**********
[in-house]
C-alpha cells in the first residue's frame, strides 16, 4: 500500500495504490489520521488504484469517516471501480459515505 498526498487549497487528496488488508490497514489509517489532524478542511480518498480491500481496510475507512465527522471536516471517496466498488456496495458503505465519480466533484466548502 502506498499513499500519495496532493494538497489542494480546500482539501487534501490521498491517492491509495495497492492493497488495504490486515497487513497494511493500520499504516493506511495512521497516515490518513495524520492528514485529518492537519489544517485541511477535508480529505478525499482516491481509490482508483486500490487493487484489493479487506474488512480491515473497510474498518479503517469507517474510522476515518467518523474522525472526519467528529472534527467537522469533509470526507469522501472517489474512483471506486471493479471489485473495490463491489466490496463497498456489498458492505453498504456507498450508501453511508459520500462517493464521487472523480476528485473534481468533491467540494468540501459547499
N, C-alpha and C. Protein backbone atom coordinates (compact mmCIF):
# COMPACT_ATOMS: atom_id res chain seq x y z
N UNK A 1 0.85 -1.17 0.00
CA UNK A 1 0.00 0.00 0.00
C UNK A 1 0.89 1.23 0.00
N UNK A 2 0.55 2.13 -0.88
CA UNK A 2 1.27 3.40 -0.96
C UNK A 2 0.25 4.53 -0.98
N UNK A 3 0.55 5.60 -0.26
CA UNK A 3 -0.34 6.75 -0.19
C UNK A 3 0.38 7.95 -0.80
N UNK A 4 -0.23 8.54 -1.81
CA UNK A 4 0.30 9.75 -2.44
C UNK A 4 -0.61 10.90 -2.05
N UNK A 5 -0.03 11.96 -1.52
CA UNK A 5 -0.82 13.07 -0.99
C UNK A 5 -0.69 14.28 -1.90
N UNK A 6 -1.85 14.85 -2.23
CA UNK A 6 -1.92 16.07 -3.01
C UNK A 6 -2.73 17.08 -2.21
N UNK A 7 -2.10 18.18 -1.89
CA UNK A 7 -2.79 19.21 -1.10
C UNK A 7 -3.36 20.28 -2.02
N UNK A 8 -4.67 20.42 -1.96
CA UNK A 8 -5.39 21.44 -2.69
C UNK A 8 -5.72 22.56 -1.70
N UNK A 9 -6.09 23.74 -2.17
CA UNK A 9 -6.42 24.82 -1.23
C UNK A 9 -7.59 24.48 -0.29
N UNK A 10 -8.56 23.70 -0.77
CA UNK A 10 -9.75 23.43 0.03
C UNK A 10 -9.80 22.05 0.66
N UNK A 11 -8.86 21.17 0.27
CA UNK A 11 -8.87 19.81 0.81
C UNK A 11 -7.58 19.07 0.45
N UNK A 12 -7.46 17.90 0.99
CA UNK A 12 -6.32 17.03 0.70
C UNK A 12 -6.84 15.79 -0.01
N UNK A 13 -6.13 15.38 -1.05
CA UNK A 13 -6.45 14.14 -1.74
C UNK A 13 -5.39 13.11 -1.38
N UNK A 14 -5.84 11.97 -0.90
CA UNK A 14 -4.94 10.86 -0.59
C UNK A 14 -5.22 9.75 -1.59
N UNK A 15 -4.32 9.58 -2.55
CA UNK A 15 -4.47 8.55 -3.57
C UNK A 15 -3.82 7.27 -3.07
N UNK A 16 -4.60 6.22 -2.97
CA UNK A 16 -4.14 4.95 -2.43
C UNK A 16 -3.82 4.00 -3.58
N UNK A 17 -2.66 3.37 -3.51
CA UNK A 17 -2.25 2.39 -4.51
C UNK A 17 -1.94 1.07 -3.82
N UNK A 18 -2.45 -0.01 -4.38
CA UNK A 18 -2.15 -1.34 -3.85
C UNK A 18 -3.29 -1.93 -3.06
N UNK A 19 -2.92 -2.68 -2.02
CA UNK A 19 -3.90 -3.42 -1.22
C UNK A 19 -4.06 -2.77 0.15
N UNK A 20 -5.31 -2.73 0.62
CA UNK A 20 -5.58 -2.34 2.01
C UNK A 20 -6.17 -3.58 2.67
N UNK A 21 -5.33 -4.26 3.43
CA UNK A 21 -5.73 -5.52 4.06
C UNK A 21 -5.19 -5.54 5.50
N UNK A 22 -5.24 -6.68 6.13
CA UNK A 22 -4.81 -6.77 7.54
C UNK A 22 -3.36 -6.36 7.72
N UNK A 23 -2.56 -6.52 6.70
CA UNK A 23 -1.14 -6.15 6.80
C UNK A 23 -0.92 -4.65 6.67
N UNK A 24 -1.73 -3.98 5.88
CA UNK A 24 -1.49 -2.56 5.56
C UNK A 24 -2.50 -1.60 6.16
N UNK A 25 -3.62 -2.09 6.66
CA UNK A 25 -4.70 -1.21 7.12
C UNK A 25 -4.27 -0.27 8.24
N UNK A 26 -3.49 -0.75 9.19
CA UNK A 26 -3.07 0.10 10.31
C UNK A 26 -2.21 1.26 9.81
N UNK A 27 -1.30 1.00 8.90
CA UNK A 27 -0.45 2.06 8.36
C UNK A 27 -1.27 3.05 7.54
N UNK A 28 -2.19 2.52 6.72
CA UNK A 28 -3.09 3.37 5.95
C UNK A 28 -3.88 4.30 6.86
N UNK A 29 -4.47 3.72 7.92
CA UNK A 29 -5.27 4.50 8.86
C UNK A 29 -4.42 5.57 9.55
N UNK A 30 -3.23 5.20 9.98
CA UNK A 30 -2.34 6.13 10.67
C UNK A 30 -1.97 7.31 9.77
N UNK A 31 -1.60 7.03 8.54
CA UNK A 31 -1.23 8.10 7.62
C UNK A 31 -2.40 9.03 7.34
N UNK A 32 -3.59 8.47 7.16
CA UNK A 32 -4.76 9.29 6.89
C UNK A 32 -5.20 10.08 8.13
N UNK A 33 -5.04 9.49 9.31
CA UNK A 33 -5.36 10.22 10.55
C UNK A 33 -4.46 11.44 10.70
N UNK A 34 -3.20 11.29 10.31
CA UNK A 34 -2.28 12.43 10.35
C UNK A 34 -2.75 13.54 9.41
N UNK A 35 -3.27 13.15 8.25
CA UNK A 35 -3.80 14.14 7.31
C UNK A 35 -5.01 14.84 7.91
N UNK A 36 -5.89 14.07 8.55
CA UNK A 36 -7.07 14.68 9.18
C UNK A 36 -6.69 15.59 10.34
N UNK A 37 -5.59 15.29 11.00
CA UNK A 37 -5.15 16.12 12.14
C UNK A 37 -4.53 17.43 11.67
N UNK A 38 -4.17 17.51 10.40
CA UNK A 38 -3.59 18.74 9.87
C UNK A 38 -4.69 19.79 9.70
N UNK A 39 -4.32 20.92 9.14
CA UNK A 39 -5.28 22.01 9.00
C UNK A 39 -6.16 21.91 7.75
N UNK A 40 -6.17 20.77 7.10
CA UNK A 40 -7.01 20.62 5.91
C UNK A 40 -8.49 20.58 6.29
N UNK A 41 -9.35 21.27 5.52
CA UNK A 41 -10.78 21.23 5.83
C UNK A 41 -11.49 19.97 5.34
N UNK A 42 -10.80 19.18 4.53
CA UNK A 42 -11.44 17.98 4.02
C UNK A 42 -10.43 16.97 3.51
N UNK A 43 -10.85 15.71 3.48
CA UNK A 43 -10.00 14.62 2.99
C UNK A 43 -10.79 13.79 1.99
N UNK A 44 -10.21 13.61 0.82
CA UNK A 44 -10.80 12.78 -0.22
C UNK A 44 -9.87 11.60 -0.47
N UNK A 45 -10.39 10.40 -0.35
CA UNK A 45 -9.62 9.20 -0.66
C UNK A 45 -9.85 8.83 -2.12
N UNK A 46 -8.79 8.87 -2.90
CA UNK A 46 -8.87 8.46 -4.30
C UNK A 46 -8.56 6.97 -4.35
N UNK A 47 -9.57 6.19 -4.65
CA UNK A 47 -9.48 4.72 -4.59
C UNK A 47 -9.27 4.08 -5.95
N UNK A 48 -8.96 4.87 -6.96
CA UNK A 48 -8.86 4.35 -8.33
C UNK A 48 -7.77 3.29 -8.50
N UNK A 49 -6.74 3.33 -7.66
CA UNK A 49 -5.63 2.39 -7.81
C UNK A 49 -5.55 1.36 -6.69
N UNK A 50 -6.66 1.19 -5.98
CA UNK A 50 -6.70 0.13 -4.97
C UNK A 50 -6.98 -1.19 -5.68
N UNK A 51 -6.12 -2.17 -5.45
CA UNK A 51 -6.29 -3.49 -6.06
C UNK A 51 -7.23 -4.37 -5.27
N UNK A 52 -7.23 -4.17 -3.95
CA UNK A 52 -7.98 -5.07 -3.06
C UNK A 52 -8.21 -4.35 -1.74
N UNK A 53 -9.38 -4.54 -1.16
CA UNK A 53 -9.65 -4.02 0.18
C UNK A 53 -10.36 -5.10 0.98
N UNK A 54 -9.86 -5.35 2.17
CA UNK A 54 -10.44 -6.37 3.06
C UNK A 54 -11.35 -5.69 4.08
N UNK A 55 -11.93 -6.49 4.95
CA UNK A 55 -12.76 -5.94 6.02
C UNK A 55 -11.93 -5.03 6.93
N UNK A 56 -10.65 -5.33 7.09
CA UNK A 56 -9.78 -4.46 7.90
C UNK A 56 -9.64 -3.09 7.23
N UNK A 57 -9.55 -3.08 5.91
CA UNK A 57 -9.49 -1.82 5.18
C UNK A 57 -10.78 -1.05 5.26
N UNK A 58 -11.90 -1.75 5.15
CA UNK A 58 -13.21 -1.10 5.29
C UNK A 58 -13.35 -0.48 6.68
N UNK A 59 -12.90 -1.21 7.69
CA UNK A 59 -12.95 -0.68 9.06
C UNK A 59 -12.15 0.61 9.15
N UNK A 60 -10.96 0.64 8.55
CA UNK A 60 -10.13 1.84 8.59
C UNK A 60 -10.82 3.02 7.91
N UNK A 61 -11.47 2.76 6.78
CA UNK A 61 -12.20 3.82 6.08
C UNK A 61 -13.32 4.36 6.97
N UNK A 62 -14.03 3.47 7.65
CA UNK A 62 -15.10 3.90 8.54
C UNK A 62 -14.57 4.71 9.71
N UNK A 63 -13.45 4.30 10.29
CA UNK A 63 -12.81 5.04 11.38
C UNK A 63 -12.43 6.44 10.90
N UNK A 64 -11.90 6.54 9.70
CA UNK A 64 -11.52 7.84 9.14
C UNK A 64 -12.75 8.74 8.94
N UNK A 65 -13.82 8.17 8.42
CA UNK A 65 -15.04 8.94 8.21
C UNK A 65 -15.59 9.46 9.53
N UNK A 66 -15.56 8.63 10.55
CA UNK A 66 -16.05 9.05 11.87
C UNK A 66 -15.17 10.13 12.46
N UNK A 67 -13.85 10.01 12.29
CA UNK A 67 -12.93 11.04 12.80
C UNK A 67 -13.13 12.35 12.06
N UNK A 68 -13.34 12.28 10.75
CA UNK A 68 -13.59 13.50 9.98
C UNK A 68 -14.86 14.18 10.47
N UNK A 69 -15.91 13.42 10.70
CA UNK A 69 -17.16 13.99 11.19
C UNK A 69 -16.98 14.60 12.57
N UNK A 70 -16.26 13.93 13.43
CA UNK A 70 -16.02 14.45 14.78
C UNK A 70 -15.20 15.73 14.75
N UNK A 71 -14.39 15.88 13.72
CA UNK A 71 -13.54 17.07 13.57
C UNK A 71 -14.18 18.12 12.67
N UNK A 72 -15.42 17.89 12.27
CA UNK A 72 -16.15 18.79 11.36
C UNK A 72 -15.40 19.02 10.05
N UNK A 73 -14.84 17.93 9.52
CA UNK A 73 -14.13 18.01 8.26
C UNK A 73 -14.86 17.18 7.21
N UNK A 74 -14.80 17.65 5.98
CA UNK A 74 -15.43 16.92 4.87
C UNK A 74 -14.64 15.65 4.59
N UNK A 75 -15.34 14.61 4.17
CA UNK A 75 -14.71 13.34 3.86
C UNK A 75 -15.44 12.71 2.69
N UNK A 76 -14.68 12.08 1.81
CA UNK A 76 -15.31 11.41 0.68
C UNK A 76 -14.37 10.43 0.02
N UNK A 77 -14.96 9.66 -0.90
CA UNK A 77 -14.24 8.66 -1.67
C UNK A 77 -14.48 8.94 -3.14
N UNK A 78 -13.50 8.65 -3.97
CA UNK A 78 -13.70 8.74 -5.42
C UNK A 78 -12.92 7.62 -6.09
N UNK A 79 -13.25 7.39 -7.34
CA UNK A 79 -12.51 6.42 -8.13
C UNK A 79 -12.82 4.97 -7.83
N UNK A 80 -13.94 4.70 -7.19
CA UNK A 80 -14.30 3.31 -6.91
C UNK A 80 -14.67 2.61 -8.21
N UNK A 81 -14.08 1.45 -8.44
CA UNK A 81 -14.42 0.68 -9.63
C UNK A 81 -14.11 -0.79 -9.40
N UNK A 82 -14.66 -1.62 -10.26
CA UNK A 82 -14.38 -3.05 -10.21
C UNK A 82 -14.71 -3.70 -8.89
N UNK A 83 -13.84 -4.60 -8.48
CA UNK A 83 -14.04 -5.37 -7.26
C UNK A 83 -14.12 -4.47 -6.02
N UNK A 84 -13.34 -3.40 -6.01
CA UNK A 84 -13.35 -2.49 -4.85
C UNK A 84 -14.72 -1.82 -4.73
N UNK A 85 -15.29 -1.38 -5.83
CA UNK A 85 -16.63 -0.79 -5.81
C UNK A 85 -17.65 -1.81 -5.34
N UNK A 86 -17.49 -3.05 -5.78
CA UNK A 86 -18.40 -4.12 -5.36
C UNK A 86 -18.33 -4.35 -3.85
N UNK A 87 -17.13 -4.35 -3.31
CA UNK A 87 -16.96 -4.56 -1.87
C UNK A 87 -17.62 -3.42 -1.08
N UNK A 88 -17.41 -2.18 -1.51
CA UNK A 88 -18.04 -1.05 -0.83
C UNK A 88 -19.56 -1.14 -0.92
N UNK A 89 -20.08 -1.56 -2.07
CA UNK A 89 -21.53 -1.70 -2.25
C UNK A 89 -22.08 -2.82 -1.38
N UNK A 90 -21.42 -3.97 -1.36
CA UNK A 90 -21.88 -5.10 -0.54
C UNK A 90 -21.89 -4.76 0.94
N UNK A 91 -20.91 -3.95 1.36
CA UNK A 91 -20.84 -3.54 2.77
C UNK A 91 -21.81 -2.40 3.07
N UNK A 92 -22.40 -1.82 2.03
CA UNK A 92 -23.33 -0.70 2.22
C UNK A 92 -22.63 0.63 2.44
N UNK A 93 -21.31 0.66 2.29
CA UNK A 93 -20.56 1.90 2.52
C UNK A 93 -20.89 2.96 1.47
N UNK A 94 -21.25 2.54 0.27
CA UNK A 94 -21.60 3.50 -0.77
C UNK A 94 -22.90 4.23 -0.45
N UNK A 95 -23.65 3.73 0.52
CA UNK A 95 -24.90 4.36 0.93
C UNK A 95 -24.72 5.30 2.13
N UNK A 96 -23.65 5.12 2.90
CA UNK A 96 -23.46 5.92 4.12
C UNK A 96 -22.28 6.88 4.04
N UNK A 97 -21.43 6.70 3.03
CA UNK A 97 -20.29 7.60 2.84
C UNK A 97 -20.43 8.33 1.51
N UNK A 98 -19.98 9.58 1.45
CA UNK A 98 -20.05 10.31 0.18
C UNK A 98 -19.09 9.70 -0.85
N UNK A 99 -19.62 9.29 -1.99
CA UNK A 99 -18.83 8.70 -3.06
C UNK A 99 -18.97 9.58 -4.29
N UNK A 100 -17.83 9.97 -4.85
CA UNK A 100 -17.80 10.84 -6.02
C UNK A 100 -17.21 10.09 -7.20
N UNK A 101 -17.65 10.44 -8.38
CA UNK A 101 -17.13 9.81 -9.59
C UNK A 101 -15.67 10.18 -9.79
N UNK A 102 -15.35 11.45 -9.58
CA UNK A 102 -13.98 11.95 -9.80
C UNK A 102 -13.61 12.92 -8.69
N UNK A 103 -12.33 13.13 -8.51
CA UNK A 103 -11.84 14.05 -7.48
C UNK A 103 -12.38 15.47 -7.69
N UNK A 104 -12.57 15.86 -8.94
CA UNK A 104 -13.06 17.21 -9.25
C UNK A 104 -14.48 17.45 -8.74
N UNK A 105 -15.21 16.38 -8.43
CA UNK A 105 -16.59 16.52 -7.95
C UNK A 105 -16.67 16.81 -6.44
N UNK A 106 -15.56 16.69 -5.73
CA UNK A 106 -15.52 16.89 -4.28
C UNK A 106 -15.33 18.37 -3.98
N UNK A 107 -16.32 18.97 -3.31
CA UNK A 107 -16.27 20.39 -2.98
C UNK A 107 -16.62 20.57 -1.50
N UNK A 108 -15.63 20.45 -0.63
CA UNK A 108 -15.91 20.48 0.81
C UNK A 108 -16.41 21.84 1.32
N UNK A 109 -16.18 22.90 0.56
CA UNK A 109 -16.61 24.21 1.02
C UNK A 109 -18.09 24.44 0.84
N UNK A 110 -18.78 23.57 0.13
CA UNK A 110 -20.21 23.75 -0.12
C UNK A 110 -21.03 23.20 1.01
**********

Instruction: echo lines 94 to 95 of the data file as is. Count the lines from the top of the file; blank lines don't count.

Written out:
C UNK A 30 -1.97 7.31 9.77
N UNK A 31 -1.60 7.03 8.54